Trade of the Day: stocks rise; US Treasuries, dollar index stabilize; gold, oil weaken
Quote of the Day: “The global economic metrics are horrendous – PMIs and IP data show a falling trend. The only positive data is the US consumption numbers, but that appears unsustainable. Although we have a short-term boost in the form of trade agreement hopes, the outlook for equities over the next 12 months is gloomy. Earnings will have to grow to provide the market with fresh legs in 2020,” said Bratin Sanyal, CIO at Lloyd George Management.
Number of the Day: 9988, the ticker under which Alibaba will trade in Hong Kong, inspired by auspicious numbers in Chinese culture with 8 representing prosperous and 9 representing long.
Tip of the Day: Z Holdings, the SoftBank-owned operator of Yahoo Japan, has a buy recommendation from Nomura with a target price of 520 yen. This implies a 34% upside from Tuesday’s closing price. Z Holdings, formerly known as Yahoo Japan, and Line Corp formally announced a merger plan shortly before the market open to create a $30 billion tech giant.
Asian markets were broadly higher as hopes of a trade deal between the world’s two largest economies lingered with Washington’s extension for US companies to do business with blacklisted Chinese telecoms group Huawei seen as a sign the two sides were willing to do business.
Hong Kong and Chinese equities outperformed after the Chinese central bank cut its reverse repo rate injecting liquidity into the system. The Hang Seng index rose 1.55% and the Shanghai Composite climbed 0.85%. Healthcare, technology and consumer non-cyclicals were the leading sectors in Hong Kong.
Technology shares remained in the spotlight ahead of next week’s listing of e-commerce behemoth Alibaba. Order books will now close on Tuesday at 12pm in New York (1700 GMT), half a day earlier than initially planned, Reuters reported.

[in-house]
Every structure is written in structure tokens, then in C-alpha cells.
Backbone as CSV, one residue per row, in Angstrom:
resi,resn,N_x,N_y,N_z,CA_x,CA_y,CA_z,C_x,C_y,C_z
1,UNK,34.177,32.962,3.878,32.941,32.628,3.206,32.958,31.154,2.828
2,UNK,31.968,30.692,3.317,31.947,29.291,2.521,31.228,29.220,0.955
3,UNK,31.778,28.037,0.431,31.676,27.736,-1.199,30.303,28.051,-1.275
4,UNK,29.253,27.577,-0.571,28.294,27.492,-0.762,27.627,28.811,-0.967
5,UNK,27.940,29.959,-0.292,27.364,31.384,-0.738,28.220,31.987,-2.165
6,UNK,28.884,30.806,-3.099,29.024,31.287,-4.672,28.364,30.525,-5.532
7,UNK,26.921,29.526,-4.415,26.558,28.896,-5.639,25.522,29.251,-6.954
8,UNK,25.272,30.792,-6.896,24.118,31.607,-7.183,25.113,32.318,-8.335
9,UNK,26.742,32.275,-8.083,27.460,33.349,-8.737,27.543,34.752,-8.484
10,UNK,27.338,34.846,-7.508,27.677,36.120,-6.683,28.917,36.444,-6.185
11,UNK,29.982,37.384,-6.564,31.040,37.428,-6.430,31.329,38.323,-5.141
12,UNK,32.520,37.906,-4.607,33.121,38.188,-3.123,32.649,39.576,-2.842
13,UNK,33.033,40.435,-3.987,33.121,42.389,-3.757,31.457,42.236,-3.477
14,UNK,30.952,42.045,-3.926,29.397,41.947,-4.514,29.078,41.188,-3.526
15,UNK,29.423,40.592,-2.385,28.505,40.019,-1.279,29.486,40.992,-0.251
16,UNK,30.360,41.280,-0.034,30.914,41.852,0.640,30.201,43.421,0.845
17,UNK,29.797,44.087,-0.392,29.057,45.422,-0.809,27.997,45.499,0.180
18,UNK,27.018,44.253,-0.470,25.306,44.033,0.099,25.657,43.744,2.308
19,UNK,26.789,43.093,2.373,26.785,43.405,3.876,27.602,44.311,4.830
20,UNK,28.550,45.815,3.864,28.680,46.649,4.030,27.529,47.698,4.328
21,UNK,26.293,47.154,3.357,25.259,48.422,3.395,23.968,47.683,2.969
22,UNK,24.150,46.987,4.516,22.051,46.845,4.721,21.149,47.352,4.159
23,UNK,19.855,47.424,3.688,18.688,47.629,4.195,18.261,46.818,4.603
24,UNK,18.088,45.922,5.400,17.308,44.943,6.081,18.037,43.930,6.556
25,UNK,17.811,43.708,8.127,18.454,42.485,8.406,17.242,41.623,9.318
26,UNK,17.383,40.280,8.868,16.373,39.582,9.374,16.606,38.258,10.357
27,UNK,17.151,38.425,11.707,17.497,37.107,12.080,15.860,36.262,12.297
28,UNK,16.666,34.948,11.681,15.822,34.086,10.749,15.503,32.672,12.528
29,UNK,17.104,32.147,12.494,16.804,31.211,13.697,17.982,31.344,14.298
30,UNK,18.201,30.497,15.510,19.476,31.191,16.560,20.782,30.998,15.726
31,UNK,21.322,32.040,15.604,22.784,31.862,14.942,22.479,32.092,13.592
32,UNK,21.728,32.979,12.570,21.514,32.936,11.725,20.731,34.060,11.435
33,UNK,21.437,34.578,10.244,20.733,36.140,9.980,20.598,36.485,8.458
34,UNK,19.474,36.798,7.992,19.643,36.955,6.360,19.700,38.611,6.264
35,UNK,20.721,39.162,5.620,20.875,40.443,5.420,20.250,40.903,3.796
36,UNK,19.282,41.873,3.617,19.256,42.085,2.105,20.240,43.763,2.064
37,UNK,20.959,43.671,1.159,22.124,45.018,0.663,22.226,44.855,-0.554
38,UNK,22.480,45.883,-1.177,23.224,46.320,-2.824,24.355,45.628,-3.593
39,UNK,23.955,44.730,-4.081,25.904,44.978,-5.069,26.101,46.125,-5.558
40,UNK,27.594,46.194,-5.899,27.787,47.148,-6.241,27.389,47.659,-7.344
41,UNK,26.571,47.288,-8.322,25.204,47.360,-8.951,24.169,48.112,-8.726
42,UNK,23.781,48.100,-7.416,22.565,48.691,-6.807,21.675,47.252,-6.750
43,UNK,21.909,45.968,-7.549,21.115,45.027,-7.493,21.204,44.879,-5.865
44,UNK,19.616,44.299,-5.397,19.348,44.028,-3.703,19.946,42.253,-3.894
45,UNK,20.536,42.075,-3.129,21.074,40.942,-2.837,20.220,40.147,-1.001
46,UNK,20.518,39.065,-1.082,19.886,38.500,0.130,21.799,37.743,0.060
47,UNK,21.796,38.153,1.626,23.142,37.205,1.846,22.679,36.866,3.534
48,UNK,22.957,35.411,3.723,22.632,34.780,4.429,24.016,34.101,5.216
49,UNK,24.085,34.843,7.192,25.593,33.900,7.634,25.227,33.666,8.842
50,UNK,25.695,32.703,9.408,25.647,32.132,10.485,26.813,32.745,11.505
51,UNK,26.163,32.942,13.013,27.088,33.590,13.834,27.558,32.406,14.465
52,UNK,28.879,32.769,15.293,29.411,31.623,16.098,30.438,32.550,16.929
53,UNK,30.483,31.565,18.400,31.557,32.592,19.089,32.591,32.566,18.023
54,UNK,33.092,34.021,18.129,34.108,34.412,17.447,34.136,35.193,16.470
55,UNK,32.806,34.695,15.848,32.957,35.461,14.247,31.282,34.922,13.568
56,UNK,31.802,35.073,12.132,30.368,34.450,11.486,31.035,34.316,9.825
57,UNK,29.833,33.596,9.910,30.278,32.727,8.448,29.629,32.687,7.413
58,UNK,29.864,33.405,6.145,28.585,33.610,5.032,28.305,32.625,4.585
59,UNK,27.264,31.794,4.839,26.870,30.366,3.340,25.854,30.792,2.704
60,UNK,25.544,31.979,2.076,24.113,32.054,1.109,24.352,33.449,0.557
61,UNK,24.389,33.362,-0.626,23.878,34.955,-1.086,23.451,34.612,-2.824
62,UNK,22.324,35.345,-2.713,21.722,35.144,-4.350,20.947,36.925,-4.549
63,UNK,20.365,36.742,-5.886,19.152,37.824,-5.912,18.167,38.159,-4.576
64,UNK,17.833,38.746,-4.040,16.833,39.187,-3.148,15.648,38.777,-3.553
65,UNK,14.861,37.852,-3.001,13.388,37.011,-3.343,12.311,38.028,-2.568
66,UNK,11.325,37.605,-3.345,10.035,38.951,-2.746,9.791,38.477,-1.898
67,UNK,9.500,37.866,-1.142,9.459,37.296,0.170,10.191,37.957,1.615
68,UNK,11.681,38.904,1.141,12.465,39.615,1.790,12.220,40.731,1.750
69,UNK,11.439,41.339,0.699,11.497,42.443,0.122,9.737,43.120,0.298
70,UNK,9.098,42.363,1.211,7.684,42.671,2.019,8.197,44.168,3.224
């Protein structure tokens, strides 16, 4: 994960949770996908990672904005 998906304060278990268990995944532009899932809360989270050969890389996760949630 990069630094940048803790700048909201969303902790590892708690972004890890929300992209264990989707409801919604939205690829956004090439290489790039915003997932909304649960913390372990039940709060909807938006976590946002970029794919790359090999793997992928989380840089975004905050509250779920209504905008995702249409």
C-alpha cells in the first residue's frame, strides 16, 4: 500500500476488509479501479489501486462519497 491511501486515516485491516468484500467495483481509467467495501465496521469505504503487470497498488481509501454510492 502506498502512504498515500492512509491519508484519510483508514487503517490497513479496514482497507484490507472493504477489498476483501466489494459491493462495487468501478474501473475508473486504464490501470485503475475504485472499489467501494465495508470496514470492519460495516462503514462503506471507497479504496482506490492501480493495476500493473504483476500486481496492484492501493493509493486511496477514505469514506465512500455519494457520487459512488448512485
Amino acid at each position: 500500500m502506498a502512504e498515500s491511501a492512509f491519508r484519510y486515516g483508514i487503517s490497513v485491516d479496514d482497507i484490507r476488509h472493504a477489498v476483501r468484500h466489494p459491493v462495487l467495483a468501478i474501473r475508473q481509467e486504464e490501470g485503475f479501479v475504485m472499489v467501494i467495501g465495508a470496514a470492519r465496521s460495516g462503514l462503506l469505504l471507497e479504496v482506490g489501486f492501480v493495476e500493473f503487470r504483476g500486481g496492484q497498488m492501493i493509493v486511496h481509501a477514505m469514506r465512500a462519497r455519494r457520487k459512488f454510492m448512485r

China loosened liquidity in its system even as rating agency Moody’s warned that global credit conditions in 2020 will weaken as a result of growing risks of an economic downturn, trade policy uncertainty and the effects of an unpredictable political and geopolitical environment.
“The global economy will remain fragile in 2020 after recording the lowest global growth in 2019 since the 2009 recession,” Moody’s said in a report published on Tuesday. “Overall global growth will remain lackluster amid a deceleration in the US and China, the main engines of the world’s economic activity.”
Late on Monday, the People’s Bank of China (PBOC) cut the reverse repo rate by 5 basis points to 2.5% and released $26 billion into the financial system. Analysts expect the Chinese central bank to take further easing steps.
“We anticipate another 70 basis points of cuts to the 7-day reverse repo rate by the middle of next year,” said Julian Evans-Pritchard, senior China economist at Capital Economics.
Still, it appears the past month’s global stocks rally could be running out of steam. The MSCI’s ACWI index of large and mid-cap stocks across 23 developed and 26 emerging markets has risen by 5.5% since October 11, since the US and China agreed a deal in principle.
Analysts at Capital Economics say even if a “mini-deal” were finalized, it would only undo a small fraction of the tariffs so far imposed. The most likely scenario is that the average US tariff on imports from China is reduced to around 19%, which is substantially more than the 3% levied prior to the trade war.